You might find artist's principles worth your time

A friend’s trying to teach me to live according to principles, rather than by my likes and dislikes. …..I generally agree with him, and only used the word “trying” because knowing pizza gives me an upset stomach doesn’t always prevent me from eating pizza.
Understand that my friend’s not making arguments about pizza. That’s small potatoes, and he’s talking about the Whole Enchilada.
“When good things happen, you’re happy; when bad things happen, you’re sad,” he said. “You go up and down, always up and down. Human beings do this. It’s not the best way.”
He’s making the same point Rudyard Kipling makes in his poem, “If”: “If you can meet with triumph and disaster/And treat those two impostors just the same.”
My wife has her own take. When deadlines and commitments at work and home threaten to overwhelm, she sometimes recalls a picture she found in a book. A monk has a pot of vinegar sitting in front of him. His finger is in his mouth, and he’s smiling as if to say, “Life is sweet.”
If you’re anything like me – and I hope not, for your sake – you might be thinking, dang, what a tough standard to live by. When I told my friend, he smiled.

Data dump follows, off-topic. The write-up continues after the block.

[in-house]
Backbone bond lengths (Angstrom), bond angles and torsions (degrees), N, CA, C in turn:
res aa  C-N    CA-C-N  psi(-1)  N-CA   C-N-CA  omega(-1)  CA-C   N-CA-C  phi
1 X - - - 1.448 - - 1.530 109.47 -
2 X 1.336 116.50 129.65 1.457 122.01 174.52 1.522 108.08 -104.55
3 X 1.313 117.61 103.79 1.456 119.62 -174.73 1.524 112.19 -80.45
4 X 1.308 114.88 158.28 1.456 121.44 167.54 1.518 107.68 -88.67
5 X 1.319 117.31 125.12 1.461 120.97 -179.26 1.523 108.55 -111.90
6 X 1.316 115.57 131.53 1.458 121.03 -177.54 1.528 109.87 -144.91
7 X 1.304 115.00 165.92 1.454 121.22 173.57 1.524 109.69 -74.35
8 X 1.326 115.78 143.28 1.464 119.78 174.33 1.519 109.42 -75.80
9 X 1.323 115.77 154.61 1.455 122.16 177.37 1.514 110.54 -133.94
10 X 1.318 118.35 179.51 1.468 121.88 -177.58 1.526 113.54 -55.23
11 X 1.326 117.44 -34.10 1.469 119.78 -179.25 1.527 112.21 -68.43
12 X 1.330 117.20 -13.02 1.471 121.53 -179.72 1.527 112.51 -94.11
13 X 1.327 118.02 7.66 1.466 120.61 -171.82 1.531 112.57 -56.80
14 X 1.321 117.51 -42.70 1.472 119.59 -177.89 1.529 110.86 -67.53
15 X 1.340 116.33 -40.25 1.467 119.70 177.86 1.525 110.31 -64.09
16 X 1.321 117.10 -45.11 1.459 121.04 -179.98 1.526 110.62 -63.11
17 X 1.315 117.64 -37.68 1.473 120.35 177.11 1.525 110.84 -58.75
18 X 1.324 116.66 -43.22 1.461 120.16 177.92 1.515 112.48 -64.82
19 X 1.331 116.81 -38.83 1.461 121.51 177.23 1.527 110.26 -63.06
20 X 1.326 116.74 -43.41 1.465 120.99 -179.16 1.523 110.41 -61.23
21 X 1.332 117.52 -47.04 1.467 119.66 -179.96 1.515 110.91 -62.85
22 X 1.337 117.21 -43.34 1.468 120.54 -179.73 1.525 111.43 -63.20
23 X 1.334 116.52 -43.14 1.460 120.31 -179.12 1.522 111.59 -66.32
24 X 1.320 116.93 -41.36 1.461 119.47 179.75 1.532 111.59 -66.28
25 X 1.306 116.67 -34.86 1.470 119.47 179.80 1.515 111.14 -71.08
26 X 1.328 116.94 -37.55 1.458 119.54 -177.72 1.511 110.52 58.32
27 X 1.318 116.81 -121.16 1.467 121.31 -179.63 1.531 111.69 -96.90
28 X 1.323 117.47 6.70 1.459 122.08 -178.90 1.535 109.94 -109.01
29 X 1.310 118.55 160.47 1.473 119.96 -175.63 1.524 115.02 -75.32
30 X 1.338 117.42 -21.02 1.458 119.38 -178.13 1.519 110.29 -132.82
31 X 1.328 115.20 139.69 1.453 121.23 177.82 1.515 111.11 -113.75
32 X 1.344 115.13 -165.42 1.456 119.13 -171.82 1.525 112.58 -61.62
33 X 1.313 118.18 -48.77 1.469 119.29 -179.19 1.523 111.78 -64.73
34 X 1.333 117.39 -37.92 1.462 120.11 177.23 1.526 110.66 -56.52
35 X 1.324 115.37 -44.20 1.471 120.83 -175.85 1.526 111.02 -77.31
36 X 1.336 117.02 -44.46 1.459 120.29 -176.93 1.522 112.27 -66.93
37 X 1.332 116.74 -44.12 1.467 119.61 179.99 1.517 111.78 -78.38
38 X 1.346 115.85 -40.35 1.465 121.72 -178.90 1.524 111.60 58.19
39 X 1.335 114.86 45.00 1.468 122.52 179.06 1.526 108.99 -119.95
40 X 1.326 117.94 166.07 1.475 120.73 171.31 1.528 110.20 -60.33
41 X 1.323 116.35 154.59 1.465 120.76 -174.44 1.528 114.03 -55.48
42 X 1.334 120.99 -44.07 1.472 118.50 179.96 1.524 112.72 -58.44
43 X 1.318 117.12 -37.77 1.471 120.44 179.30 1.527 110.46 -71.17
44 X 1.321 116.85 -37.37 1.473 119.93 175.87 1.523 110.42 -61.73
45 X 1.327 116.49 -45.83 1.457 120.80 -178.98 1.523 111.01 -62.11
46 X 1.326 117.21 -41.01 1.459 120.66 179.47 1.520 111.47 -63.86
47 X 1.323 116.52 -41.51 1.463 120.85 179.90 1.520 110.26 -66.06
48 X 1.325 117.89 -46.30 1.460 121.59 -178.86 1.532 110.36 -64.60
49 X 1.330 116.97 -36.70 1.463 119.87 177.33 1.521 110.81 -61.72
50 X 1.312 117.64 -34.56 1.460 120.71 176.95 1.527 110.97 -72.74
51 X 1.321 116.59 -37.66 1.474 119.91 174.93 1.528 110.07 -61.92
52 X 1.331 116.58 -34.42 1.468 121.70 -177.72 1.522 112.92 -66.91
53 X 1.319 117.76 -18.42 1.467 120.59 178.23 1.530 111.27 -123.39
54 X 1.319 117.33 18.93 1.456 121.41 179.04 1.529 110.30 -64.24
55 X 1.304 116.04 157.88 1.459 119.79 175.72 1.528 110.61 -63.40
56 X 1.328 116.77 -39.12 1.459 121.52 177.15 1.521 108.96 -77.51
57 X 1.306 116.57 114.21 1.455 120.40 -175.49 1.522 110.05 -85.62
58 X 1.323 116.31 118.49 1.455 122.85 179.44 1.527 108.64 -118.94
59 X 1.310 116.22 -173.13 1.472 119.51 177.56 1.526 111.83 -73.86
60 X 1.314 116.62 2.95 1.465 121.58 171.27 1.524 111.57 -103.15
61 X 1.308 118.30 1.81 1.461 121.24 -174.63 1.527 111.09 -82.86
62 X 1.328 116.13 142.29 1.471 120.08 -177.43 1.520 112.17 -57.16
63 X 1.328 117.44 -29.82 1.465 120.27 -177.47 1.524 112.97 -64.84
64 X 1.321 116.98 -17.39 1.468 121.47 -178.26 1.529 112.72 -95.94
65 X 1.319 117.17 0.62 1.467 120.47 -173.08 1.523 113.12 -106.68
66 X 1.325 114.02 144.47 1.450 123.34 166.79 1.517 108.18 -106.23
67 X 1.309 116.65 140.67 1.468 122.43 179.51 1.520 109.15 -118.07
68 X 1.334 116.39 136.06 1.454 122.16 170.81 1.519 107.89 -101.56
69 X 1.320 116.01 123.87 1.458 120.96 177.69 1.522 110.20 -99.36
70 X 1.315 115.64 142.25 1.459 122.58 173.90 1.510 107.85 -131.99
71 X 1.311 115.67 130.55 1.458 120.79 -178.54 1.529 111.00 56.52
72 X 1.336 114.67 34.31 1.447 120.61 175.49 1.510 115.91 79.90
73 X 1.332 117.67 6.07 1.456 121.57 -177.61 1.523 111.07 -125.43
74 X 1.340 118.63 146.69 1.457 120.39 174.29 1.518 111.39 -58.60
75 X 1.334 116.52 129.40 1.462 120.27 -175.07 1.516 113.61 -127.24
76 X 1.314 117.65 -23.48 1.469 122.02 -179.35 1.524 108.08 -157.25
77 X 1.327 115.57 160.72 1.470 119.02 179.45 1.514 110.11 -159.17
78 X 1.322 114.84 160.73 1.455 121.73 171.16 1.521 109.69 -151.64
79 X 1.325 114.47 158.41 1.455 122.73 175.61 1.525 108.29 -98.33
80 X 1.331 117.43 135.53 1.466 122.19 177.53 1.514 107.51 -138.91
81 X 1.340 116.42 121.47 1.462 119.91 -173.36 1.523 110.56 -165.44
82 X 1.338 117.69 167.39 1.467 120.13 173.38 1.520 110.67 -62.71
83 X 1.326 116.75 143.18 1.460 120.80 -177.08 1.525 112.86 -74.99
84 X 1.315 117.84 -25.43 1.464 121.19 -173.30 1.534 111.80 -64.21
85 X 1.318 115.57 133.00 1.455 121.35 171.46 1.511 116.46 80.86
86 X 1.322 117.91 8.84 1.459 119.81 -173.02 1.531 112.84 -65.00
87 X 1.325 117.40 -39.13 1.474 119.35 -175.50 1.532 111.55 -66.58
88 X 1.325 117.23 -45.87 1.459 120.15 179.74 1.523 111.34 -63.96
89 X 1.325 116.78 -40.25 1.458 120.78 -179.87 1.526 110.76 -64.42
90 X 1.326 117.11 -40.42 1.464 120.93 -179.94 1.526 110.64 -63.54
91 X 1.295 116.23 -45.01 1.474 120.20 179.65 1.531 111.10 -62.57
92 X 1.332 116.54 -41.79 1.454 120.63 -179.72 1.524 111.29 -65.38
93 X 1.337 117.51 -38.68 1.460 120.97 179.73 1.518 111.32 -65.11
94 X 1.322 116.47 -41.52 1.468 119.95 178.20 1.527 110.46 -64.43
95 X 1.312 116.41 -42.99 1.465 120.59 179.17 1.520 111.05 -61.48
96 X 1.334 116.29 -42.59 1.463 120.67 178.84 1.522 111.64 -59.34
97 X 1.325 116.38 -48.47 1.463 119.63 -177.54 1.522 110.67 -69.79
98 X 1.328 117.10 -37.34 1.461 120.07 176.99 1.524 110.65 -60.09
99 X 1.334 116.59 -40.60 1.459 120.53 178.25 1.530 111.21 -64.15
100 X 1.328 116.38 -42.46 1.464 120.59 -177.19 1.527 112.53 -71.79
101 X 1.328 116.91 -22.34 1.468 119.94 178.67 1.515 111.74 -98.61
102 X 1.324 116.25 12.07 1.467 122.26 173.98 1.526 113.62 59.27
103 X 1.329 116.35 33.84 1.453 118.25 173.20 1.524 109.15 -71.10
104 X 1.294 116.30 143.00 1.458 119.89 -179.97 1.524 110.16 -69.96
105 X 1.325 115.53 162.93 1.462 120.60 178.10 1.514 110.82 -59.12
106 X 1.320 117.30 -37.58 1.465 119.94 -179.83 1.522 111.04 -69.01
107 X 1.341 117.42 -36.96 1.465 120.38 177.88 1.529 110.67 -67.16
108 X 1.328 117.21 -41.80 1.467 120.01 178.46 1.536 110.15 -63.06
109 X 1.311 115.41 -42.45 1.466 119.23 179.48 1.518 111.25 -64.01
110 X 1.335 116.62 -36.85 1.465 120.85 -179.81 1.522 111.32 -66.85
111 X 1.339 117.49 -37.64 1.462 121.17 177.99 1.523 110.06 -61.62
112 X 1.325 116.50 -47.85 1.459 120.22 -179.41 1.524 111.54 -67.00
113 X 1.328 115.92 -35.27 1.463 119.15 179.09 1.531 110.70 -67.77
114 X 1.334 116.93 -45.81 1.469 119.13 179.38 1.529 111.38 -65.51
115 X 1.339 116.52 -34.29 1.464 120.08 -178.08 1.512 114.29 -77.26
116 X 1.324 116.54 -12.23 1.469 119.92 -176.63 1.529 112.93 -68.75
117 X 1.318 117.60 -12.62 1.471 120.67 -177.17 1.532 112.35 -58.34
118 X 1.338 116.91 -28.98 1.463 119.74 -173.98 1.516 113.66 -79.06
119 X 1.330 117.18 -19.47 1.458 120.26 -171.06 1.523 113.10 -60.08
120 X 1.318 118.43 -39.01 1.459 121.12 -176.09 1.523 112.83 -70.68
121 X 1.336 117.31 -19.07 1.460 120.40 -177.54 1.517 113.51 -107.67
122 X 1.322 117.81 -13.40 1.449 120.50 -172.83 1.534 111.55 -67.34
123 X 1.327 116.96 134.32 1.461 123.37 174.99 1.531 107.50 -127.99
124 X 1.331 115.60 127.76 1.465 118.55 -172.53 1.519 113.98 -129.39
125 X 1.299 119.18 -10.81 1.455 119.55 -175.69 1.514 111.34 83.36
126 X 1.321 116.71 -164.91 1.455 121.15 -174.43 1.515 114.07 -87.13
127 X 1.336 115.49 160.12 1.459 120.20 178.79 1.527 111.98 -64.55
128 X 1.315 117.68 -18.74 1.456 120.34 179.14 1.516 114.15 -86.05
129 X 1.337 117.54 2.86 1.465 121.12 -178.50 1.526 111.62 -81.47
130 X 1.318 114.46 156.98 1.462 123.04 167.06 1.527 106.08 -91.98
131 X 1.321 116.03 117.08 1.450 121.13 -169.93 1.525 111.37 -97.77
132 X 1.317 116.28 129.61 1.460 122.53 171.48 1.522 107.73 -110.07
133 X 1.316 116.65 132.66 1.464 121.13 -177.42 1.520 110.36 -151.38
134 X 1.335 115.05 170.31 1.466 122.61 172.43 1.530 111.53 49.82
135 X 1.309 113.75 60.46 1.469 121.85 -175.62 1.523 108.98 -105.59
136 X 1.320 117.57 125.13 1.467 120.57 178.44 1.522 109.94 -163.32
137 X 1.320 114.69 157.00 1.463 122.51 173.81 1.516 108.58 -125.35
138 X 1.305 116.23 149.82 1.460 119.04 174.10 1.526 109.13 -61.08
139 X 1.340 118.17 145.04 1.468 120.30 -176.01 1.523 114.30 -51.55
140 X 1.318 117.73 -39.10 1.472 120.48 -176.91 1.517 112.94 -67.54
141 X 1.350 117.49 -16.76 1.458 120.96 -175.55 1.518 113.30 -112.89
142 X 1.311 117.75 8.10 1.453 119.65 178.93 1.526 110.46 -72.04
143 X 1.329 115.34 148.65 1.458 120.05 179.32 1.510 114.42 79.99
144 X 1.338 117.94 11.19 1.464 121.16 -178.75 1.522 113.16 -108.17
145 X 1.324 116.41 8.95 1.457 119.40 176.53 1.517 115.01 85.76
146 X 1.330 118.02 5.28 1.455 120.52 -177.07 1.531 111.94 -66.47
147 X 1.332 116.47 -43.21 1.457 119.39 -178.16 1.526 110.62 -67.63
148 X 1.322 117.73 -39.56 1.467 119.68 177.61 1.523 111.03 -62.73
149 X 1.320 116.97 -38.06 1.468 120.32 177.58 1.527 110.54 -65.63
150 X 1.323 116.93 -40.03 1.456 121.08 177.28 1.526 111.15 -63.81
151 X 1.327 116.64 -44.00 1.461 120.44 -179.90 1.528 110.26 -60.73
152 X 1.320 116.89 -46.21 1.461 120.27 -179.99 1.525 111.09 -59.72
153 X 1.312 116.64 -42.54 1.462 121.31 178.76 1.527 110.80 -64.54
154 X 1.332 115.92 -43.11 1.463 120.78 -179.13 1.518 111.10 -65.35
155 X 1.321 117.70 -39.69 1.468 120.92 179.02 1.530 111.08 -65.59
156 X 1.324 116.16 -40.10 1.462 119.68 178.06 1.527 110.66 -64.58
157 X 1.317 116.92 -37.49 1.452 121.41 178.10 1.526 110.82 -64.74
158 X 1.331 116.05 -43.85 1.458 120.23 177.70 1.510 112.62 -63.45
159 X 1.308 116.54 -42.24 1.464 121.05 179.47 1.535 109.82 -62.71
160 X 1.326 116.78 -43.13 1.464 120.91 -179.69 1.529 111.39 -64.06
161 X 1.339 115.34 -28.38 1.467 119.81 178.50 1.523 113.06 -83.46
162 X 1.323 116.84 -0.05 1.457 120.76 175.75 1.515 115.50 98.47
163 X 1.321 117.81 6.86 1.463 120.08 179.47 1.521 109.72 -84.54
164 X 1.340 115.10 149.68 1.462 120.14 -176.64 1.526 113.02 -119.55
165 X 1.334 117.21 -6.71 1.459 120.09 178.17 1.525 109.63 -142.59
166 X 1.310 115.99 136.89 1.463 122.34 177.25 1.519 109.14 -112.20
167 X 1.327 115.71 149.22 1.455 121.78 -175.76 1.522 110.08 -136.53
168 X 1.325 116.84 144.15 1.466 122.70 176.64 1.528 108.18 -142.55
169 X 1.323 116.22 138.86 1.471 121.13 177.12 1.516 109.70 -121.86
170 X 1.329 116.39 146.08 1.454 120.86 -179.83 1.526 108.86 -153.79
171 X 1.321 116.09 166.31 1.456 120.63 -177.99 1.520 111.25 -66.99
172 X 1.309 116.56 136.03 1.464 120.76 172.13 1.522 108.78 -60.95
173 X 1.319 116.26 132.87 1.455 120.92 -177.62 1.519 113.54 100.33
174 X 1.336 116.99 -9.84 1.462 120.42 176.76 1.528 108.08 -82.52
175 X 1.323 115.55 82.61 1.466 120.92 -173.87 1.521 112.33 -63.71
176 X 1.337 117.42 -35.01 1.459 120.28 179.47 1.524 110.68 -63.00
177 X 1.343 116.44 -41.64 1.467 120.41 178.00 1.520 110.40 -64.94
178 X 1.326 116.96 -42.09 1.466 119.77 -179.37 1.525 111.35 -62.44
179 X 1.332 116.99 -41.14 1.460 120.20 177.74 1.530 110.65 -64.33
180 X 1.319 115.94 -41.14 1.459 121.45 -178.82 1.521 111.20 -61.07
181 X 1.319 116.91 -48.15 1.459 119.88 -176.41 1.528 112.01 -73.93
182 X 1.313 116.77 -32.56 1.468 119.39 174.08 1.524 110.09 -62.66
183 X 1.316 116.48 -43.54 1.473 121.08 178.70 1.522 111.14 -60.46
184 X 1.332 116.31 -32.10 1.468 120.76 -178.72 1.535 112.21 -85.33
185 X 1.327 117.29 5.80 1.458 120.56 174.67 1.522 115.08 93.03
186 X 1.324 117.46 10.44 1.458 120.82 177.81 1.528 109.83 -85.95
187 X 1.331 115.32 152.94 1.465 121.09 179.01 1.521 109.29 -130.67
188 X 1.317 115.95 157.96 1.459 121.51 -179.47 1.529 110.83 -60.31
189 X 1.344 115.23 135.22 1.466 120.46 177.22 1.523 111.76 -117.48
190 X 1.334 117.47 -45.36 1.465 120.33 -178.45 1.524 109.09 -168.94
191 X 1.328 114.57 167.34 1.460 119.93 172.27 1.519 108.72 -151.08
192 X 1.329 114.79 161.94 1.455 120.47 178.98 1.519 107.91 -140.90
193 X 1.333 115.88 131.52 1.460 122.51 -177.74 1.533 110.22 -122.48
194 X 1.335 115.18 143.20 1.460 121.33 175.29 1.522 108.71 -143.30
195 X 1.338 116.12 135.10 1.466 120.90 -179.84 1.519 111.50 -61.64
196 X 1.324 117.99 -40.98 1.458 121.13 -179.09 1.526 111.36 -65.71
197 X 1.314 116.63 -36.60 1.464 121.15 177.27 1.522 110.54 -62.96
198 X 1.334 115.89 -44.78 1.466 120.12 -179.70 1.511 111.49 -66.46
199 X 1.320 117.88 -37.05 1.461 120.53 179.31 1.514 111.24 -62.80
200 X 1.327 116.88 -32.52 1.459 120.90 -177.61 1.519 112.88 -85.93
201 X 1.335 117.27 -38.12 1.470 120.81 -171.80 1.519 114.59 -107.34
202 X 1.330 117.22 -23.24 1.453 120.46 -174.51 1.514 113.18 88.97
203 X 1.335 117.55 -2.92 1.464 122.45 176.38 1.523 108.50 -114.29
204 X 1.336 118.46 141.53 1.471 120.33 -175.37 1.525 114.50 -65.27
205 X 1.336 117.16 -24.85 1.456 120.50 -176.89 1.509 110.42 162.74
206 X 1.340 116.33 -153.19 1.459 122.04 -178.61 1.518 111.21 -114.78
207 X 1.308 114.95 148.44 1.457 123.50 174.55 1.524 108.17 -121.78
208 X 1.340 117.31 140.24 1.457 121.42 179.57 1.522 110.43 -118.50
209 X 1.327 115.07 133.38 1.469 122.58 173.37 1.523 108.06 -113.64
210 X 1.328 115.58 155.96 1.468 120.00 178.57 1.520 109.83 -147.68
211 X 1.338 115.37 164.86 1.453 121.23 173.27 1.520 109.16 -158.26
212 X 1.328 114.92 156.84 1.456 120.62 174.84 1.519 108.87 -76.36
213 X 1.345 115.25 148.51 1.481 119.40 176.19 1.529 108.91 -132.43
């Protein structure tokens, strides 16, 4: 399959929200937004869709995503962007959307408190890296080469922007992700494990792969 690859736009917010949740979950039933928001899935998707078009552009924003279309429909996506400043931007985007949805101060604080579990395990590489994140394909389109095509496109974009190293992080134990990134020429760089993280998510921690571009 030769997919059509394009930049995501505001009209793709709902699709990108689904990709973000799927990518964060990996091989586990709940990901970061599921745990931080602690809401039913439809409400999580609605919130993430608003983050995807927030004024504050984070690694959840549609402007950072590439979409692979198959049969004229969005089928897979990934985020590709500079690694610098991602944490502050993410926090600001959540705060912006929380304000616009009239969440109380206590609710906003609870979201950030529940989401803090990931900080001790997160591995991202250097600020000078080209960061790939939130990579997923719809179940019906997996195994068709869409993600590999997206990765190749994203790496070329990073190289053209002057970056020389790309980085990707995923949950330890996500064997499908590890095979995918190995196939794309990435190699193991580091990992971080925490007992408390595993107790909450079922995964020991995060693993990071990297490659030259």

“Only saints can do it all the time,” he said. “We try. We fail. We keep trying. It’s like this.”
The way I figure it, the first step is to distinguish between important and petty things. Let the big stuff knock you around, but keep the small stuff in perspective.
So it was OK for me to have a rough Monday after learning that Northeast Mississippi artist Billy Kirk had died the week before. A few years ago, Mighty Daily Journal photographer Deste Lee and I spent an afternoon with Billy. He was an impressive talent with a teacher’s heart.
“There are visual clues that tell us when something is close to us or far away, moving or standing still,” Billy told me in 2004. “An artist uses all these things to create not just the scene, but the mood of the scene. There’s a lot more than just copying what you see. We’re trying to say something about what we’re painting.”
I hadn’t spoken with Billy in years, but news of his death took me back to his old studio, where he’d used straightforward words to explain the motivation behind his art.
“You’re trying to show everyone who looks at it what impressed you about it in the first place,” he said. “You want to show them what made this painting a thing worthy of your time.”
Thanks to Billy, we have a working definition of important: “Whoever and whatever are worthy of your time.”
The vinegar of his death will never taste sweet, but the principles Billy lived by are worth chewing over.
“What I’m trying to show people in my work is a recognition that God has given this beauty to us and made us stewards,” he said. “Beauty is in the grand things and it’s in the small things, too. Everything has its own essence.”
Contact M. Scott Morris at (662) 678-1589 or

Scott Morris

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